Date of Conferral
Doctor of Education (Ed.D.)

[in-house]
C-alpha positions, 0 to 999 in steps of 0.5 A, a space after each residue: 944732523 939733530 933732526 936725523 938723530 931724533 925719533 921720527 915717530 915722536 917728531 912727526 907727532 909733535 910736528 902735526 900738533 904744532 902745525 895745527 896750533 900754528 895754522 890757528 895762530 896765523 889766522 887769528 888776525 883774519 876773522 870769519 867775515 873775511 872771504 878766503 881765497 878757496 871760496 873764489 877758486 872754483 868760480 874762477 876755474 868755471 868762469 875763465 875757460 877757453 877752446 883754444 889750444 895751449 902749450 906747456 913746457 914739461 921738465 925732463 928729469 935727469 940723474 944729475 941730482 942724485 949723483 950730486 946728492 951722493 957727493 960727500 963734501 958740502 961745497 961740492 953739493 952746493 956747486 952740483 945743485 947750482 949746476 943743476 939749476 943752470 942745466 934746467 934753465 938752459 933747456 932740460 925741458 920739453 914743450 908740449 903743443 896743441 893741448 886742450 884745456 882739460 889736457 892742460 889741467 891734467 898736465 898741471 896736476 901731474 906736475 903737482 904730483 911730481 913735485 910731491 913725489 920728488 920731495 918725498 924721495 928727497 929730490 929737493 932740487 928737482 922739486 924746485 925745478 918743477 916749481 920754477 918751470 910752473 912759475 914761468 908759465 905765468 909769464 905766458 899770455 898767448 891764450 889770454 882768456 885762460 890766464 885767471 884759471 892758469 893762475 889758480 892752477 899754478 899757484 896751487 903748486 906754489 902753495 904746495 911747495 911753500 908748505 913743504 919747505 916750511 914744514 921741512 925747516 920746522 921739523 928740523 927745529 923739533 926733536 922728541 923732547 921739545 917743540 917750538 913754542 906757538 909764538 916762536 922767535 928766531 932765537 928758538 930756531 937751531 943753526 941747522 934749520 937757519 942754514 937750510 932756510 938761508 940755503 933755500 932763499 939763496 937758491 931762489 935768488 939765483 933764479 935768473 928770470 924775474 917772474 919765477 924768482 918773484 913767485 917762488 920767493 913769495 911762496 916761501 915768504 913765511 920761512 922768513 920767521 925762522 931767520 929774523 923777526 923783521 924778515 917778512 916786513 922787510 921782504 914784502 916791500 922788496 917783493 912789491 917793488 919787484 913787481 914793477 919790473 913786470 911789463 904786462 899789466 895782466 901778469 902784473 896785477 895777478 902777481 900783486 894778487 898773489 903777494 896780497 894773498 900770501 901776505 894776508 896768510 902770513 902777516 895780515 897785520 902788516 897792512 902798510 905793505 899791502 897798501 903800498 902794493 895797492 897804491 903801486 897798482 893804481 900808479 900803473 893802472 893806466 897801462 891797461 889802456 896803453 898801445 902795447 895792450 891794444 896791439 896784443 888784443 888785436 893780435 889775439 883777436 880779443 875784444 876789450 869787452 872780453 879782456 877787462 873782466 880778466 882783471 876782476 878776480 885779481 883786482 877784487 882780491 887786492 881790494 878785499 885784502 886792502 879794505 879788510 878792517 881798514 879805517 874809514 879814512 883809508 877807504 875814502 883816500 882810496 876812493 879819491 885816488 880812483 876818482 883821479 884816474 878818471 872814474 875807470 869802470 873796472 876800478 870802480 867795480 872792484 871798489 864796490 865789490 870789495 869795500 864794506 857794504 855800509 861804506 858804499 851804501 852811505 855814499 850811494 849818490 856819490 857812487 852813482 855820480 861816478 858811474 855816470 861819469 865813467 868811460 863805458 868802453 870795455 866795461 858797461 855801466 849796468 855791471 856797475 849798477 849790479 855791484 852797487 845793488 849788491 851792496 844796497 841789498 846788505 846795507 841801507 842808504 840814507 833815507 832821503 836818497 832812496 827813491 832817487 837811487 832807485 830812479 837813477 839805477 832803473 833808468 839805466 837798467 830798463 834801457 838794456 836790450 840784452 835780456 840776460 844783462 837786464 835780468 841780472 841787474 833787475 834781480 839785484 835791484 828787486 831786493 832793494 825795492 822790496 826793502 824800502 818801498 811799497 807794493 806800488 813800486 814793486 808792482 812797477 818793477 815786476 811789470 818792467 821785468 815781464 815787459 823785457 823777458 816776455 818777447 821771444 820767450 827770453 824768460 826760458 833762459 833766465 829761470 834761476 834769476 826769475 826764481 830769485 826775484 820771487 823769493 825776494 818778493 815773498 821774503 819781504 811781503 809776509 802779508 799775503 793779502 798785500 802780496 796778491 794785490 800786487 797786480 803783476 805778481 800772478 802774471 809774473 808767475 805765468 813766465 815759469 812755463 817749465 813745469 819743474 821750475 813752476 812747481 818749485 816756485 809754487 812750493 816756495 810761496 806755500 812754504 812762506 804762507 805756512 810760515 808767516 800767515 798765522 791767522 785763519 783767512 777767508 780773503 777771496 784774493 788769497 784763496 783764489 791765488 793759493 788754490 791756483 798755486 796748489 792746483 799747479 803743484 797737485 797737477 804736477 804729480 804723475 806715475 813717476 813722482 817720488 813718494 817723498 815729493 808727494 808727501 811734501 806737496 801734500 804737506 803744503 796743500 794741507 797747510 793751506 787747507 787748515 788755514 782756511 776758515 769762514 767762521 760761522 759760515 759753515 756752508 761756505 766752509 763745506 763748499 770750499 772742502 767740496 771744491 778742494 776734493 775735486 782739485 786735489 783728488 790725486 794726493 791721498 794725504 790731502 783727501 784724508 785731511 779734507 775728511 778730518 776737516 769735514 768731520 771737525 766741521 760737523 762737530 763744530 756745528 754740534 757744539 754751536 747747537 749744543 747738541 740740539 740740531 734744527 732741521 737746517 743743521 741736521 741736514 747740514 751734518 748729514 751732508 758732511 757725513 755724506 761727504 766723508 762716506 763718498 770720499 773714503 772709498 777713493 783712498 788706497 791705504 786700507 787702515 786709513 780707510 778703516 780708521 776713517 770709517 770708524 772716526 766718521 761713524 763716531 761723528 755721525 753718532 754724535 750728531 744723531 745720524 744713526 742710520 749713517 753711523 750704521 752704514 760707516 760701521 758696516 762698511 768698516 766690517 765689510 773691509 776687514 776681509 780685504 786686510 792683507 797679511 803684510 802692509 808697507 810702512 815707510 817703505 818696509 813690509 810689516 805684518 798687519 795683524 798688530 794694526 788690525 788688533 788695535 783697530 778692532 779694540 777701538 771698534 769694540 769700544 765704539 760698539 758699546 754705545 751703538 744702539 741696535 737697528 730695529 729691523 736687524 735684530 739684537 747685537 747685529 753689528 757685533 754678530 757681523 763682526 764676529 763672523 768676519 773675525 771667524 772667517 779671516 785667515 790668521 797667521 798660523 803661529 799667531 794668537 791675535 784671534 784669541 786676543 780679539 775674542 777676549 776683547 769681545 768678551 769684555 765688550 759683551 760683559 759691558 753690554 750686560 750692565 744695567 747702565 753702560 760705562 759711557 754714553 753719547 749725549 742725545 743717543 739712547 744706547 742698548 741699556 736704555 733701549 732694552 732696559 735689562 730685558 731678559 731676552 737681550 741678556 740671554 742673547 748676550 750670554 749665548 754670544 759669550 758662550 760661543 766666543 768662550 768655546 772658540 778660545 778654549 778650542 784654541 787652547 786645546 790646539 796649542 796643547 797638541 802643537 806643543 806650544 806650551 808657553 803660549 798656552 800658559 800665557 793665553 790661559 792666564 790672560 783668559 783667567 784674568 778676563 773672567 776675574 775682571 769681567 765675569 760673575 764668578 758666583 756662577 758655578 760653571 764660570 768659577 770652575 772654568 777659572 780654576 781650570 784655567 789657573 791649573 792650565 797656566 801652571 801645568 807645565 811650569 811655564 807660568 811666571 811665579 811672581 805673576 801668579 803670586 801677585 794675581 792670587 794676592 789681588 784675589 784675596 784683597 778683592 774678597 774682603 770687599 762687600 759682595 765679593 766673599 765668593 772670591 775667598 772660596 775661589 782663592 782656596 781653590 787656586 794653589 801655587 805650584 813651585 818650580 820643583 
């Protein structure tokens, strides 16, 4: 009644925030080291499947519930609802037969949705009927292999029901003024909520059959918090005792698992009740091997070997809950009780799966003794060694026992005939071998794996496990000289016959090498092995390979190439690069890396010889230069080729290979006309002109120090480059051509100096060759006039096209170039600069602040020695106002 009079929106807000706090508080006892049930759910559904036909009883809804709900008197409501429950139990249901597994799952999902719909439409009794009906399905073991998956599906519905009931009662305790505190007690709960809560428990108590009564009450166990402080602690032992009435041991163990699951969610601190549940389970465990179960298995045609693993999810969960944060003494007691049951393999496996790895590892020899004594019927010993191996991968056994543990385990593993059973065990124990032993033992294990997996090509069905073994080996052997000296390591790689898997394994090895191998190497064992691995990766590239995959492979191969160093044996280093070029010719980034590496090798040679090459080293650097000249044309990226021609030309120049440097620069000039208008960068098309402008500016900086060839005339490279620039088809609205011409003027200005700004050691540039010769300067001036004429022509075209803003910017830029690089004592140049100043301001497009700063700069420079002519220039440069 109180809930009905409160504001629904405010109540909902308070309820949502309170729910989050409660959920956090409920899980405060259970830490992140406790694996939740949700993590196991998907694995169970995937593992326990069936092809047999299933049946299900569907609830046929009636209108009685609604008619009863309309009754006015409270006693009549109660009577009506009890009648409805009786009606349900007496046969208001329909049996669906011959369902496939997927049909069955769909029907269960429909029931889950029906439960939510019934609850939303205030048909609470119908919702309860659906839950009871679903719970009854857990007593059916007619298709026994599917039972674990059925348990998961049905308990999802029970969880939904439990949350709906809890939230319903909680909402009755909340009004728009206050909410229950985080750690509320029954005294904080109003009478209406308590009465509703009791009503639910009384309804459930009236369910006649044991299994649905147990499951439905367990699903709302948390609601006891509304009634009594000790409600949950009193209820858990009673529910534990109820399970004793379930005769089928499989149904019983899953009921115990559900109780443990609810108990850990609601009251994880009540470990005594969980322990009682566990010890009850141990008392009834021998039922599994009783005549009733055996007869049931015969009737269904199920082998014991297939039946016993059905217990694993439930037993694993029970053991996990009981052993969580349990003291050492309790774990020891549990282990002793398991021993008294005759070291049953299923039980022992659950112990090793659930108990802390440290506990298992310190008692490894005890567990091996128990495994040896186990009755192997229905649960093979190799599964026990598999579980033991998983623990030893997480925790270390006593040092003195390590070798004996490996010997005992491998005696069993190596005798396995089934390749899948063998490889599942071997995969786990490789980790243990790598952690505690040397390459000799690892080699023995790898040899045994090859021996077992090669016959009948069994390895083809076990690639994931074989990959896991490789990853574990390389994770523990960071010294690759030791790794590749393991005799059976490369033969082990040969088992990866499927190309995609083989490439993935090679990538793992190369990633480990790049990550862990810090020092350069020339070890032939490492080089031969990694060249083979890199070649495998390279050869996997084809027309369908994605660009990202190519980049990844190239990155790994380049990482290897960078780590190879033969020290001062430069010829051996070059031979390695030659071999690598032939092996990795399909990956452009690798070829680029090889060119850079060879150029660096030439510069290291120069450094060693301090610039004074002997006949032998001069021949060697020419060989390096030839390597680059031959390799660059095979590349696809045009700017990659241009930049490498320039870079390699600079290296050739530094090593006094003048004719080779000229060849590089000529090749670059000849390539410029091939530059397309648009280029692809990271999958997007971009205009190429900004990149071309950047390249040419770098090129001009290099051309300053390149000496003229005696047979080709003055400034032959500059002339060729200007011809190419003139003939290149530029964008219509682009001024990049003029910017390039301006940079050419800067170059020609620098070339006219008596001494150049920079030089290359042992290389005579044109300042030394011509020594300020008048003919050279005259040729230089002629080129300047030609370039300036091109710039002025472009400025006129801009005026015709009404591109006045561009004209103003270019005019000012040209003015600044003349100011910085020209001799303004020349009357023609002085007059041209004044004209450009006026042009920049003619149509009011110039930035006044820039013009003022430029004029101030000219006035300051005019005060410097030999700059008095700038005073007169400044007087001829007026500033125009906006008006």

At a suburban elementary school in Maryland, 3 years of data revealed that the school is grappling with the problem of student apathy. While there is a growing body of research on apathy and its effects on student achievement, few researchers have examined the problem from the perspective of the apathetic student. The purpose of this qualitative case study, grounded in the social learning and cognitive development theories of Vygotsky and Piaget, was to explore student apathy and the learning environment at the target school through the perspectives of 8 former students and their parents. The research questions focused on understanding the experiences of these former students, all of who manifested a high degree of apathy in 5th grade, to determine possible sources of the problem and identify strategies to address it. Participant interview transcripts, field notes, and attendance, and archived discipline and report cards constituted the data. Coding and categorical aggregation were used to organize, condense, and analyze these data into themes. Member checking, triangulation, and peer review ensured trustworthiness of the interpretations. The findings revealed 3 themes: students had little choice and input in their schooling, there was a lack of curricular rigor and relevance, and inadequate support for students who struggled academically and/or behaviorally. As a result of these findings, a project was developed to provide the target school with the professional development needed to deliver relevant, engaging, and differentiated instruction and to create legitimate opportunities for student choice and input about their schooling. It is expected that these findings and the resulting project will affect social change by giving (a) the apathetic students a voice, (b) the target school a research-based plan and (c) other schools and districts a set of initiatives to address student apathy.